The nation's top wireless dog has told the Federal Aviation Administration's head that it should "enable greater use of tablets, e-readers, and other portable devices" during flights, according to the Hill. That was the gist of a missive sent from Julius Genachowski, chairman of the FCC to the FAA's chief, Michael Huerta yesterday. He went on to say that doing so would let individuals "stay informed and connected with friends and family," while helping large and small businesses be more productive, which would "boost US competitiveness." While it sounds like not doing so would be un-patriotic with a pitch like that, the FAA has already formed a committee to revisit its current portable electronics policies and hasn't arrived at any decisions yet -- safety first, after all.
Filed under: Cellphones, Laptops, Tablets, Transportation, Mobile
Source: The Hill
The only thing worse than the Terrible 10,000 Feet
is the underlying sense that it's all so unnecessary
. Why should using an iPad, Kindle or bag-holding alarm clock
be banned during take-off and landing, even with all wireless comms switched off? Nick Bilton from the New York Times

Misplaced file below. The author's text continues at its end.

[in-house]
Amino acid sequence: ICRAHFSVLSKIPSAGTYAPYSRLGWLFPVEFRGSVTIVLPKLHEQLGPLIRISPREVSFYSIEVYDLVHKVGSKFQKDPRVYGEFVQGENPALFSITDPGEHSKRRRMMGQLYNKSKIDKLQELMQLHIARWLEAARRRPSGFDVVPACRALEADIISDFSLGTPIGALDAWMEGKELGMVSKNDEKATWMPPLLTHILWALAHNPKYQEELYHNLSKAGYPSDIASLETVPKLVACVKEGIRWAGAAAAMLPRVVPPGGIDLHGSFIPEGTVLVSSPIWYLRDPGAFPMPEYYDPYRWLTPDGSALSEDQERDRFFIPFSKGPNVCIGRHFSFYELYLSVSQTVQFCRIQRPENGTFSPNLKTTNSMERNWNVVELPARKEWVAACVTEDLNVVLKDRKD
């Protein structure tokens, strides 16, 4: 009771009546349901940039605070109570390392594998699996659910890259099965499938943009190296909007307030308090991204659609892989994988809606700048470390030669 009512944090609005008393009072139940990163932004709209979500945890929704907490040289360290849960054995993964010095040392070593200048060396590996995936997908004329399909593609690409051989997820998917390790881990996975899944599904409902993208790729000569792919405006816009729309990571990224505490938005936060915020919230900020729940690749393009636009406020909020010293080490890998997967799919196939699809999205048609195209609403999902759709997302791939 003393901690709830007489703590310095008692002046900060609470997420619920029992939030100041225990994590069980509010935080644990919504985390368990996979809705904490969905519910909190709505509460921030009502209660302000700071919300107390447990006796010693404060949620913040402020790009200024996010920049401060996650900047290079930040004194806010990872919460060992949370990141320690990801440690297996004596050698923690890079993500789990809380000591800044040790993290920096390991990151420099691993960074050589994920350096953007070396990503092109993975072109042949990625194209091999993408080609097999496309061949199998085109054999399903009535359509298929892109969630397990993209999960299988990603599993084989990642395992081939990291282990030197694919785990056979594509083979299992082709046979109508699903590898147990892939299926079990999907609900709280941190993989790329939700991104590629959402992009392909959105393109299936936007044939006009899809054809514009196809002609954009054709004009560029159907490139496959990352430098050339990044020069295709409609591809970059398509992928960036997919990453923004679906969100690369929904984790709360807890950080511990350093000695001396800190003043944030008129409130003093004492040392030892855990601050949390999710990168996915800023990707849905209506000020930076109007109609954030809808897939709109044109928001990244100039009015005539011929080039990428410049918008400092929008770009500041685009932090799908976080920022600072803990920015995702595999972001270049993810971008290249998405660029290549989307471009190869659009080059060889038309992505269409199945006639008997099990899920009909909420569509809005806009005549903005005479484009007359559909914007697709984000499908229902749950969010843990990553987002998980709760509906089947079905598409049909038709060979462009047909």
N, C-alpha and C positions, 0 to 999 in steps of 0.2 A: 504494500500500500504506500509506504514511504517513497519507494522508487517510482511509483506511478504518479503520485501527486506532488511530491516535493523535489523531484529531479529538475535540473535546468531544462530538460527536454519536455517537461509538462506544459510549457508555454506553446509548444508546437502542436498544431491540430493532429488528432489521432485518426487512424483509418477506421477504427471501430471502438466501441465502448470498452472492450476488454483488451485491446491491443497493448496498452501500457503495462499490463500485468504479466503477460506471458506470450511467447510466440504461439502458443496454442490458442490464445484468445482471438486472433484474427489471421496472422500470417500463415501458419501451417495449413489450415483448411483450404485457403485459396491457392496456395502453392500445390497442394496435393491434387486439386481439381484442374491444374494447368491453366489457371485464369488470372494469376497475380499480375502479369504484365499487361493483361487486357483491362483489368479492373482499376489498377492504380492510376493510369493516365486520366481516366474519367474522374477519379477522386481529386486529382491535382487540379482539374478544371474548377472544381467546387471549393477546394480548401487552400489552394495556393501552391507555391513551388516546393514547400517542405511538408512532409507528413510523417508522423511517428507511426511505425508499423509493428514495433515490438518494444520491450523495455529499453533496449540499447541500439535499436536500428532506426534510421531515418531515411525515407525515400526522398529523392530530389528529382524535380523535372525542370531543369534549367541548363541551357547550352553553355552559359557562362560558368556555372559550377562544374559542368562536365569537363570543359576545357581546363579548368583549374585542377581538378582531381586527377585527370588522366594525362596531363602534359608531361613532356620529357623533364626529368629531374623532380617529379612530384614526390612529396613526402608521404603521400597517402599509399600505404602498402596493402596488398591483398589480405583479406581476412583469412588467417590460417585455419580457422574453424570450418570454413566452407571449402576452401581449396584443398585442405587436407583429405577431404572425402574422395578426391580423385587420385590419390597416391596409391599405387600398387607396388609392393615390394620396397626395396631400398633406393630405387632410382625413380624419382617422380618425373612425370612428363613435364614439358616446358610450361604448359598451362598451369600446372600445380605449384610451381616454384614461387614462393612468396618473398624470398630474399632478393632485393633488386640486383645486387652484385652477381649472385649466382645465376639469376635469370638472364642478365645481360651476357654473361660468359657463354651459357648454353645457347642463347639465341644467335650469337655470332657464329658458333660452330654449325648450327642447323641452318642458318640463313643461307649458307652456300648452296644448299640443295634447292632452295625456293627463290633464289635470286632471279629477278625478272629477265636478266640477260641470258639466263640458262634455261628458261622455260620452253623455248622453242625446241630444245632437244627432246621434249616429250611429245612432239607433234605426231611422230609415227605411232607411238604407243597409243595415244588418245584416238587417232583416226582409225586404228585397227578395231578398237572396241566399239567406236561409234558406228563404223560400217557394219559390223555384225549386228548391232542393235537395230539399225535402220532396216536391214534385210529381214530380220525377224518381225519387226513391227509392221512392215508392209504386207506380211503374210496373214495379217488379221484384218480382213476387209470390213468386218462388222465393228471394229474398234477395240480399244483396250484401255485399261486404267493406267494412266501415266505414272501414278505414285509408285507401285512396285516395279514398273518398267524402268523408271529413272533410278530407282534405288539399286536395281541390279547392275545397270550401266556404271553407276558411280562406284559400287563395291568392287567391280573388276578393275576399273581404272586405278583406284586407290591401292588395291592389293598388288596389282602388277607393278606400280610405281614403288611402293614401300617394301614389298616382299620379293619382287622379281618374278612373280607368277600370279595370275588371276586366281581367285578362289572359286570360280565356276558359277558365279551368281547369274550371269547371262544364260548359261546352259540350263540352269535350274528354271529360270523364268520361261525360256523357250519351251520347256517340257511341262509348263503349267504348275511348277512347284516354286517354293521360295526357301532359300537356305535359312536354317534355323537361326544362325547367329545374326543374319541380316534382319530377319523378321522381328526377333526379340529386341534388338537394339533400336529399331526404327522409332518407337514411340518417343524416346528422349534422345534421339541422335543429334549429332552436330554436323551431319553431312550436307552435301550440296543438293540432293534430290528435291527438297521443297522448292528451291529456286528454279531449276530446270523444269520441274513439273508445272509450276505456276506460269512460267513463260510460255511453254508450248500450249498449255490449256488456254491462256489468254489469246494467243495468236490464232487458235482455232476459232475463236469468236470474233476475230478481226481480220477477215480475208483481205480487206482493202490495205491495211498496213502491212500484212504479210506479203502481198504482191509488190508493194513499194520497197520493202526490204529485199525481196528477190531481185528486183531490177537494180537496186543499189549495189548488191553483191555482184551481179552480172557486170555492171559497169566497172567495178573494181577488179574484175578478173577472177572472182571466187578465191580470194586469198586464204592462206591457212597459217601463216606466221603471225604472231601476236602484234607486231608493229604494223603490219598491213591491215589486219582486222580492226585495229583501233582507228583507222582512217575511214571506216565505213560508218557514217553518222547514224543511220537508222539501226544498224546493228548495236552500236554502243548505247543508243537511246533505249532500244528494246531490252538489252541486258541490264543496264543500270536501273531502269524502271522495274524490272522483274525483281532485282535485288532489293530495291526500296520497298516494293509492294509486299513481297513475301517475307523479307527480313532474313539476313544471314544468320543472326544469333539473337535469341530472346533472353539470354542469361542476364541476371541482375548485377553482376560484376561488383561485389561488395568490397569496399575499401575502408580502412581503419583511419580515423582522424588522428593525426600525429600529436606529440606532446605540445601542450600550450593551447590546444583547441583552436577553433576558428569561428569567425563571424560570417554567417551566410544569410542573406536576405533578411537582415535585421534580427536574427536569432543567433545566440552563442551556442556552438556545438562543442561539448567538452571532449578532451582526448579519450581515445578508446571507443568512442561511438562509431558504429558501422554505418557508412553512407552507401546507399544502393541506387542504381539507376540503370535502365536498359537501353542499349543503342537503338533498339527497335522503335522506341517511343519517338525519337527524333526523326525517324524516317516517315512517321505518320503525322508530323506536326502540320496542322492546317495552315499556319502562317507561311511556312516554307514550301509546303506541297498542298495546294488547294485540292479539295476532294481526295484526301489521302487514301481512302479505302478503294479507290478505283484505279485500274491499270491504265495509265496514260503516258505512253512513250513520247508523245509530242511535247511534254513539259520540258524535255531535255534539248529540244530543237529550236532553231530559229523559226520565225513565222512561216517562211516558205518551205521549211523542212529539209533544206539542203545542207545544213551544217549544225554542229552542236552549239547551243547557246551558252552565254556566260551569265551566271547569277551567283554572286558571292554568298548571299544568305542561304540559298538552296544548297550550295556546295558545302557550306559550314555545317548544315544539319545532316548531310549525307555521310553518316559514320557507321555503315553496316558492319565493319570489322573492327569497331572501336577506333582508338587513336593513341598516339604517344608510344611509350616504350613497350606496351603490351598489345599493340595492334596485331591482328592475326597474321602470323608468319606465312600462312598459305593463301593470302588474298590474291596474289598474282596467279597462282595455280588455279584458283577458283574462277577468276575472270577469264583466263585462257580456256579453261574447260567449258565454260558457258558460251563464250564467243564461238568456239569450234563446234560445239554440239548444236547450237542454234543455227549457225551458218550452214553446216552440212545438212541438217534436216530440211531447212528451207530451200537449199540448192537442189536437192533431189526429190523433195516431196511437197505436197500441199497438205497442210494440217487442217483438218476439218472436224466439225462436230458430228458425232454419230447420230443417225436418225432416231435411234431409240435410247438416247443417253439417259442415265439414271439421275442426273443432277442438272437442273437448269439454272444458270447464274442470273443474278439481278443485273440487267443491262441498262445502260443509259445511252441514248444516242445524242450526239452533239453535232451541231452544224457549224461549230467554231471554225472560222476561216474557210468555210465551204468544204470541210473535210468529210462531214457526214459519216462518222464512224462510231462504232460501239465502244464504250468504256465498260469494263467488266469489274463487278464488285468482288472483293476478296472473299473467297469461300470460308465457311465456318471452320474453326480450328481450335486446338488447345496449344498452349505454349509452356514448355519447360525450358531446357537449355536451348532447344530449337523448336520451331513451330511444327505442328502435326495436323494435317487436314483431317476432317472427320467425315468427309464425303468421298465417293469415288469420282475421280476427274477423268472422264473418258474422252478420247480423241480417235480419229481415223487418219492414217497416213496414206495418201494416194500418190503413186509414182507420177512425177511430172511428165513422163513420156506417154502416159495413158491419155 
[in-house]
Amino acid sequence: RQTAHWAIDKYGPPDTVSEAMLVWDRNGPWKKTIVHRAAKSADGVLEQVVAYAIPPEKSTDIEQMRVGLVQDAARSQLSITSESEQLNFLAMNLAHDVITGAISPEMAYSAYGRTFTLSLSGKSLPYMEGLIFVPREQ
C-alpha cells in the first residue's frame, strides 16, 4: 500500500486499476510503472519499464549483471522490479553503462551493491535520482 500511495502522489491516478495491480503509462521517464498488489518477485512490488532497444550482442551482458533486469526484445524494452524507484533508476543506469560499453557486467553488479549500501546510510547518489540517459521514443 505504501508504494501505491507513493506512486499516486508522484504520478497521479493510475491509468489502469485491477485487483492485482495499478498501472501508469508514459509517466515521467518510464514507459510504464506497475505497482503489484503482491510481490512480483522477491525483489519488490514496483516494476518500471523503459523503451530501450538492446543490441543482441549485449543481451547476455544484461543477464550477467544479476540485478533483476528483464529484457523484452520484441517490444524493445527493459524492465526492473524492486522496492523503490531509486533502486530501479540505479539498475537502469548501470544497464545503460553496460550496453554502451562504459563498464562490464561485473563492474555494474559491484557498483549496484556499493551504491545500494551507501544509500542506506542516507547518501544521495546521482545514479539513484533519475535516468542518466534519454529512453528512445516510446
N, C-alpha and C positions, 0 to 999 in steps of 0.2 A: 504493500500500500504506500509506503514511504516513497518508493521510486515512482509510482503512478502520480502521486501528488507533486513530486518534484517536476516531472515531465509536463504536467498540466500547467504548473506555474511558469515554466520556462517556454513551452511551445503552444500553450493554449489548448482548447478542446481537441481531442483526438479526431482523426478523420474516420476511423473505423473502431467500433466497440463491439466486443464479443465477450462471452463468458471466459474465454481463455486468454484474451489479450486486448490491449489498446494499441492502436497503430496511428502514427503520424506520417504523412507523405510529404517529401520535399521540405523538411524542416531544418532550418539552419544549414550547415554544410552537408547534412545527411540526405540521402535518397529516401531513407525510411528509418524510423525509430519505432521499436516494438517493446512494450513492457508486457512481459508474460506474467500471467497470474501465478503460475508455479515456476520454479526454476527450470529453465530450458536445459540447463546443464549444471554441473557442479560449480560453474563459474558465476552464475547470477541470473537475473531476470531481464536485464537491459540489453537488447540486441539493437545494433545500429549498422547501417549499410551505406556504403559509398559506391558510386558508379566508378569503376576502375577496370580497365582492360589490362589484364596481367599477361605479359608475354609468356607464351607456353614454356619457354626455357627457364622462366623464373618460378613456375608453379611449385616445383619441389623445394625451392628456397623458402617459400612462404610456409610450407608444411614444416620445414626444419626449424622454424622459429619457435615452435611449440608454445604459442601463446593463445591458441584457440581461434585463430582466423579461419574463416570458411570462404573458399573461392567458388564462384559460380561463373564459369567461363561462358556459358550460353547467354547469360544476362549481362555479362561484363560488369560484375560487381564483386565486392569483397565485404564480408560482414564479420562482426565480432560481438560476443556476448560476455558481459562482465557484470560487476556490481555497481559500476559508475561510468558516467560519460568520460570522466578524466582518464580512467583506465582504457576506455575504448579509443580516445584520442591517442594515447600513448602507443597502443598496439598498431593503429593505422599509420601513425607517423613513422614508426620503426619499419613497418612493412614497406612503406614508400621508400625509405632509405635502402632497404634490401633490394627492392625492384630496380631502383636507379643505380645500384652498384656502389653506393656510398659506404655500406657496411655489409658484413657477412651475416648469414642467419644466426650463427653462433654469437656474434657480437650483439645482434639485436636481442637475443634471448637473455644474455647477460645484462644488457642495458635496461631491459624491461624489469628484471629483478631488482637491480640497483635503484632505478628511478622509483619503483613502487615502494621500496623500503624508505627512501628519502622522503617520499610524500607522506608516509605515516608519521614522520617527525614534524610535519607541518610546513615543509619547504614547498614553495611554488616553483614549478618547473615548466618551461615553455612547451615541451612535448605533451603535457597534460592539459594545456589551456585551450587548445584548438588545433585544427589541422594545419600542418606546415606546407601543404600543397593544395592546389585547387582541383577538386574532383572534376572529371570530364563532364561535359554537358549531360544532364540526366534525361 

has been hounding the Federal Aviation Administration over this issue for a while, but he's suddenly received a reply other than "Just turn it off, sir". A senior official told him that the agency as decided to take a "fresh look" at the rules, not for cell phones, but for the myriad of other gadgets that can make a flight so much more peaceful
. Currently, airlines complain that they have to test each model of device individually, on every single plane in the fleet, and with a separate empty flight used for each test, before they're allowed to relax the rules for that model. That's why personal electronic devices remain so closely restricted, but also why there's so much room for a smarter solution -- even if there are still reams of red-tape to overcome before anything changes.
FAA to take 'fresh look' at gadget restrictions on flights originally appeared on Engadget on Mon, 19 Mar 2012 07:53:00 EDT. Please see our terms for use of feeds.Permalink TheVerge
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